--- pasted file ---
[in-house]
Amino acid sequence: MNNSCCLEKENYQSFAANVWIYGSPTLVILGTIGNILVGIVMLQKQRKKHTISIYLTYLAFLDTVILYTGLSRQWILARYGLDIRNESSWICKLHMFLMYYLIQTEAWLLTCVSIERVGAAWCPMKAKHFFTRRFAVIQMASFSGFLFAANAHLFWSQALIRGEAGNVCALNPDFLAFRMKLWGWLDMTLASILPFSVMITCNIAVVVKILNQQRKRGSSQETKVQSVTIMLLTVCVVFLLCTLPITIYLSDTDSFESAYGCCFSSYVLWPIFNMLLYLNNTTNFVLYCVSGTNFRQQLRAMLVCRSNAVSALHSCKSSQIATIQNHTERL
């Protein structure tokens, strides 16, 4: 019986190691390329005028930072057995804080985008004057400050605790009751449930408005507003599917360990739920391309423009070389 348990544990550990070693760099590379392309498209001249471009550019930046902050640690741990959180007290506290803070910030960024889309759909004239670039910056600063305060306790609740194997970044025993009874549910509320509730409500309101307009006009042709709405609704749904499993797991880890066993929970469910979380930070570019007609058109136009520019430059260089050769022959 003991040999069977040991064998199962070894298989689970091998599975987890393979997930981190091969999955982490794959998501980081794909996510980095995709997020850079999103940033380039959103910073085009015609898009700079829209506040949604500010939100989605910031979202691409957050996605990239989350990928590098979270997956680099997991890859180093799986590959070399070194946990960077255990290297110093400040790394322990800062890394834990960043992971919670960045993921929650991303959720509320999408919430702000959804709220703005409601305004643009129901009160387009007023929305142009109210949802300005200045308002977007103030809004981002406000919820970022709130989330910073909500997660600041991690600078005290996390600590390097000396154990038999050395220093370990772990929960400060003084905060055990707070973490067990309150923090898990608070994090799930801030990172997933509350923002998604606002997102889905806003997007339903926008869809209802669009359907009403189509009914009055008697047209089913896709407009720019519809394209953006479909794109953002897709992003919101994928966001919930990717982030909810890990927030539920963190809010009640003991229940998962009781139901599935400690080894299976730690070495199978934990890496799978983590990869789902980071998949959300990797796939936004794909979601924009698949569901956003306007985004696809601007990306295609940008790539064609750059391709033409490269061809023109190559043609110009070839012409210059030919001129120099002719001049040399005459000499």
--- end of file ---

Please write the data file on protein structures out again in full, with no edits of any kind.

[in-house]
Amino acid sequence: MNNSCCLEKENYQSFAANVWIYGSPTLVILGTIGNILVGIVMLQKQRKKHTISIYLTYLAFLDTVILYTGLSRQWILARYGLDIRNESSWICKLHMFLMYYLIQTEAWLLTCVSIERVGAAWCPMKAKHFFTRRFAVIQMASFSGFLFAANAHLFWSQALIRGEAGNVCALNPDFLAFRMKLWGWLDMTLASILPFSVMITCNIAVVVKILNQQRKRGSSQETKVQSVTIMLLTVCVVFLLCTLPITIYLSDTDSFESAYGCCFSSYVLWPIFNMLLYLNNTTNFVLYCVSGTNFRQQLRAMLVCRSNAVSALHSCKSSQIATIQNHTERL
């Protein structure tokens, strides 16, 4: 019986190691390329005028930072057995804080985008004057400050605790009751449930408005507003599917360990739920391309423009070389 348990544990550990070693760099590379392309498209001249471009550019930046902050640690741990959180007290506290803070910030960024889309759909004239670039910056600063305060306790609740194997970044025993009874549910509320509730409500309101307009006009042709709405609704749904499993797991880890066993929970469910979380930070570019007609058109136009520019430059260089050769022959 003991040999069977040991064998199962070894298989689970091998599975987890393979997930981190091969999955982490794959998501980081794909996510980095995709997020850079999103940033380039959103910073085009015609898009700079829209506040949604500010939100989605910031979202691409957050996605990239989350990928590098979270997956680099997991890859180093799986590959070399070194946990960077255990290297110093400040790394322990800062890394834990960043992971919670960045993921929650991303959720509320999408919430702000959804709220703005409601305004643009129901009160387009007023929305142009109210949802300005200045308002977007103030809004981002406000919820970022709130989330910073909500997660600041991690600078005290996390600590390097000396154990038999050395220093370990772990929960400060003084905060055990707070973490067990309150923090898990608070994090799930801030990172997933509350923002998604606002997102889905806003997007339903926008869809209802669009359907009403189509009914009055008697047209089913896709407009720019519809394209953006479909794109953002897709992003919101994928966001919930990717982030909810890990927030539920963190809010009640003991229940998962009781139901599935400690080894299976730690070495199978934990890496799978983590990869789902980071998949959300990797796939936004794909979601924009698949569901956003306007985004696809601007990306295609940008790539064609750059391709033409490269061809023109190559043609110009070839012409210059030919001129120099002719001049040399005459000499």